an installation hook system (along the lines of RPMs triggers), and have
installers that don't understand the relevant extension fall back to
installing directly from source.
We should make that "fall back to running 'setup.py install' directly if
you don't understand a metadata extension in the wheel file" aspect
explicit, but either a metabuild system spec or the revision of the wheel
spec that adds metadata 2.0 support would likely be the right place for
that, rather than having it directly in the metadata 2.0 details (on the
other hand, it may also make sense to include as an example use case for
the attribute in the PEP 426 explanatory notes).
>  95% of all statistics quoted on the internet were made up on the spot.
> Distutils-SIG maillist - Distutils-SIG(a)python.org
Hello, I am trying this command:
pip search --index https://188.8.131.52/pypi --proxy
DNS is not working on this box. The proxy is a software proxy that I
control on the proxy box, that i am running in user mode.
Browser(chrome) with these proxy settings works well. I get this error:
TimeoutError: [WinError 10060] A connection attempt failed because the
connected party did not properly respond after a period of time, or
established connection failed because connected host has failed to respond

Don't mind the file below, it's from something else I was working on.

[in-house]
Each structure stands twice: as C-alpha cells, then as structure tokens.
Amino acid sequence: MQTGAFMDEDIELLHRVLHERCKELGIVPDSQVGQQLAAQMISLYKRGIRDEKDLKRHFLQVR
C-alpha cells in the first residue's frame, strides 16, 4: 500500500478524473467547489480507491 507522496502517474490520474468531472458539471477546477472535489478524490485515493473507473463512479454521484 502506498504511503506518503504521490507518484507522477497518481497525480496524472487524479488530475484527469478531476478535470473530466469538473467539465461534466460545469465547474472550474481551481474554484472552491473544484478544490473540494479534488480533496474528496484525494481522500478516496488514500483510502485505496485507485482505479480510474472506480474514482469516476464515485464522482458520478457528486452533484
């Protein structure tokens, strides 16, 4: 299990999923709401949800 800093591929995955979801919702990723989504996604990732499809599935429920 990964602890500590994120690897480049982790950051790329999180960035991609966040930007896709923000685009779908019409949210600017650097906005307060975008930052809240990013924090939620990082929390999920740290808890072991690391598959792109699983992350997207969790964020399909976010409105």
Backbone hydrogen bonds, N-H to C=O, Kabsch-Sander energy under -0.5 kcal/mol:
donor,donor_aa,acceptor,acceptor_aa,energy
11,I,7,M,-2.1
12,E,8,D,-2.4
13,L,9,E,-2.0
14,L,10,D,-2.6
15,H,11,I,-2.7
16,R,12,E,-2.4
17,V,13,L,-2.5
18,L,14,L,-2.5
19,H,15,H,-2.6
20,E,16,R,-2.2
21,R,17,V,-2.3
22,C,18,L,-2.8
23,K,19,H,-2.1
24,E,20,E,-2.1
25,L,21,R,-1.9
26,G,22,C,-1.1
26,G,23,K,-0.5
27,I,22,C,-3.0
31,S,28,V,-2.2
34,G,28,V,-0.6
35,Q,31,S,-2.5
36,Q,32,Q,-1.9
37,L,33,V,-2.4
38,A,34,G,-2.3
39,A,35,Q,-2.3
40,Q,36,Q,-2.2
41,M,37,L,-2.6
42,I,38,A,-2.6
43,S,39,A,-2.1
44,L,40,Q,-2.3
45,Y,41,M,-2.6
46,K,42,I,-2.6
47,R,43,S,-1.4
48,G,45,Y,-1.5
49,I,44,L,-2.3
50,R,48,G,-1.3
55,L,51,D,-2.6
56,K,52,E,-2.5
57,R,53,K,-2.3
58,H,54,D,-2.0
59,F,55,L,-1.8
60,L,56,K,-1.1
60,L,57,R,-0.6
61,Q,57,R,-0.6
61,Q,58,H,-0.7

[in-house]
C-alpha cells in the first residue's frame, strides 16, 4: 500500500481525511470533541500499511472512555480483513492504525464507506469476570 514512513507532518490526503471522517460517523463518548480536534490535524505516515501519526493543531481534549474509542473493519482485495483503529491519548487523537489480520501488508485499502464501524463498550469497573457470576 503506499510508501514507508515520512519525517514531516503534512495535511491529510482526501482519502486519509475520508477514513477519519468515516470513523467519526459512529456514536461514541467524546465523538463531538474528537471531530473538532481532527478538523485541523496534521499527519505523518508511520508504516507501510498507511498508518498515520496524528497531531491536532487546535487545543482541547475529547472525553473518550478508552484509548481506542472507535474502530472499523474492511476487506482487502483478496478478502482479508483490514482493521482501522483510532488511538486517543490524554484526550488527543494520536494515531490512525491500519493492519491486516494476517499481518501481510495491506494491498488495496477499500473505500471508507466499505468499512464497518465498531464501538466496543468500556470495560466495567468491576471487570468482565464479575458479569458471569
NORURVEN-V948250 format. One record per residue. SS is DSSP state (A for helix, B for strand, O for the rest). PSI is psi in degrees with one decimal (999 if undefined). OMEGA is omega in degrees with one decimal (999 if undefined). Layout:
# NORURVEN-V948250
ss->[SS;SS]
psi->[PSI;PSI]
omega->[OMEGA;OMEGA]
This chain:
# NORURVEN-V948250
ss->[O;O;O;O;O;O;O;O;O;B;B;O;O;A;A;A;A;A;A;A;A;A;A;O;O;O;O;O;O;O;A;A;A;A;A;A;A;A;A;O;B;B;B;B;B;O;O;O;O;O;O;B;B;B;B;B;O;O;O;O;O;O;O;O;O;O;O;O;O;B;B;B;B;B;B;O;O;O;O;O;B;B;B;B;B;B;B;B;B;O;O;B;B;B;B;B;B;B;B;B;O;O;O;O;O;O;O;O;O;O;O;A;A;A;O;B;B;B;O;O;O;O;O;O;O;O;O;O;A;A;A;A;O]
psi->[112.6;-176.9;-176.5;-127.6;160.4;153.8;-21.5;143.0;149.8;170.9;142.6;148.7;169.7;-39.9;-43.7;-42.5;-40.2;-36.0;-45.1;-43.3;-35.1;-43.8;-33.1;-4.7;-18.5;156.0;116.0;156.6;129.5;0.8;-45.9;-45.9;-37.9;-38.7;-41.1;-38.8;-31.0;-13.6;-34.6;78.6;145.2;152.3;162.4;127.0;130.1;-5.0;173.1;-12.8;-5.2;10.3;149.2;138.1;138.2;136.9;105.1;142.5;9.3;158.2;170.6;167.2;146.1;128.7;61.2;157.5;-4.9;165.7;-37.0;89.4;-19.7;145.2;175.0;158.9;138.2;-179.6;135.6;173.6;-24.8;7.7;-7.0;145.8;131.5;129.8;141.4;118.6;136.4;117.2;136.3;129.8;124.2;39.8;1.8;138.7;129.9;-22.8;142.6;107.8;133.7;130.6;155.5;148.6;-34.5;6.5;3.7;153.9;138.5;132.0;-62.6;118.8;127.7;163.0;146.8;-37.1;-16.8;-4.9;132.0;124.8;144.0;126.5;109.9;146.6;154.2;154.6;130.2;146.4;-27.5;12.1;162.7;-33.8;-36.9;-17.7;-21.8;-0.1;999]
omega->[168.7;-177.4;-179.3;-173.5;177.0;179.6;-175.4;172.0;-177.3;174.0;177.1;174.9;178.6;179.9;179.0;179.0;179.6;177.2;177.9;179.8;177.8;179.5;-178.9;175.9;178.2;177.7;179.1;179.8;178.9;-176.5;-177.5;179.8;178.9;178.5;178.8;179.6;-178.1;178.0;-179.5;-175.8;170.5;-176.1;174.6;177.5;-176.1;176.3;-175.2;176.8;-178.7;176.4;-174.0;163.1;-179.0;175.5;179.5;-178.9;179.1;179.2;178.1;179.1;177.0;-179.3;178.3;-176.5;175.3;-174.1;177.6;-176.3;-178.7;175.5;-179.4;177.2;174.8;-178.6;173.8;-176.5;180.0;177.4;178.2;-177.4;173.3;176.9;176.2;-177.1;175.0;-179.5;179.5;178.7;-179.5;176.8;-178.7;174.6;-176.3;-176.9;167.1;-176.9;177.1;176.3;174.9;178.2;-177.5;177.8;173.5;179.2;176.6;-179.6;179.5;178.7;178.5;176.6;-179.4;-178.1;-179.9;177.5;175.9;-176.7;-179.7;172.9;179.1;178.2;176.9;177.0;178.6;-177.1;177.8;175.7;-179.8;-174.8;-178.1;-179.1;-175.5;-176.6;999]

The cme.exe on win7 has this proxy settings too:
>>> netsh winhttp show proxy
Current WinHTTP proxy settings:
Proxy Server(s) : IPofProxyBox:PortNumber
Bypass List : (none)
Seeing lots of Jenkins jobs intermittently failing with this:
Traceback (most recent call last):
File "bootstrap.py", line 79, in <module>
File "/usr/local/lib/python2.7/urllib2.py", line 126, in urlopen
return _opener.open(url, data, timeout)
File "/usr/local/lib/python2.7/urllib2.py", line 400, in open
response = meth(req, response)
File "/usr/local/lib/python2.7/urllib2.py", line 513, in http_response
'http', request, response, code, msg, hdrs)
File "/usr/local/lib/python2.7/urllib2.py", line 438, in error
File "/usr/local/lib/python2.7/urllib2.py", line 372, in _call_chain
result = func(*args)
File "/usr/local/lib/python2.7/urllib2.py", line 521, in
raise HTTPError(req.get_full_url(), code, msg, hdrs, fp)
urllib2.HTTPError: HTTP Error 503: SERVICE UNAVAILABLE
Anyone else seen similar?
Simplistix - Content Management, Batch Processing & Python Consulting
I searched the issues on the setuptools repository but I couldn't find
any that seemed relevant to what a user of Flake8 has run into:
It seems that installing something that relies on pkg_resources to
load plugins will cause errors on Windows 8. Does anyone have any
insight? Is this actually a bug? Are we just using pkg_resources
Thanks in advance,
stdeb is a package to produce Debian packages from Python packages. Today I’m announcing release 0.7.1 of stdeb. Highlights since the last publicly announced release (0.6.0):
• New command-line commands: pypi-download and pypi-install to directly download and install packages from PyPI, respectively. py2dsc-deb directly creates a .deb file from a source tarball.
• New distutils command: install_deb lets you directly install a python package as a standard system package.
• Many bugfixes, including the new URL for PyPI.
• Automated runs of test suite, thanks to Travis CI.
Thanks to many, especially Piotr Ożarowski in this release, for help with stdeb.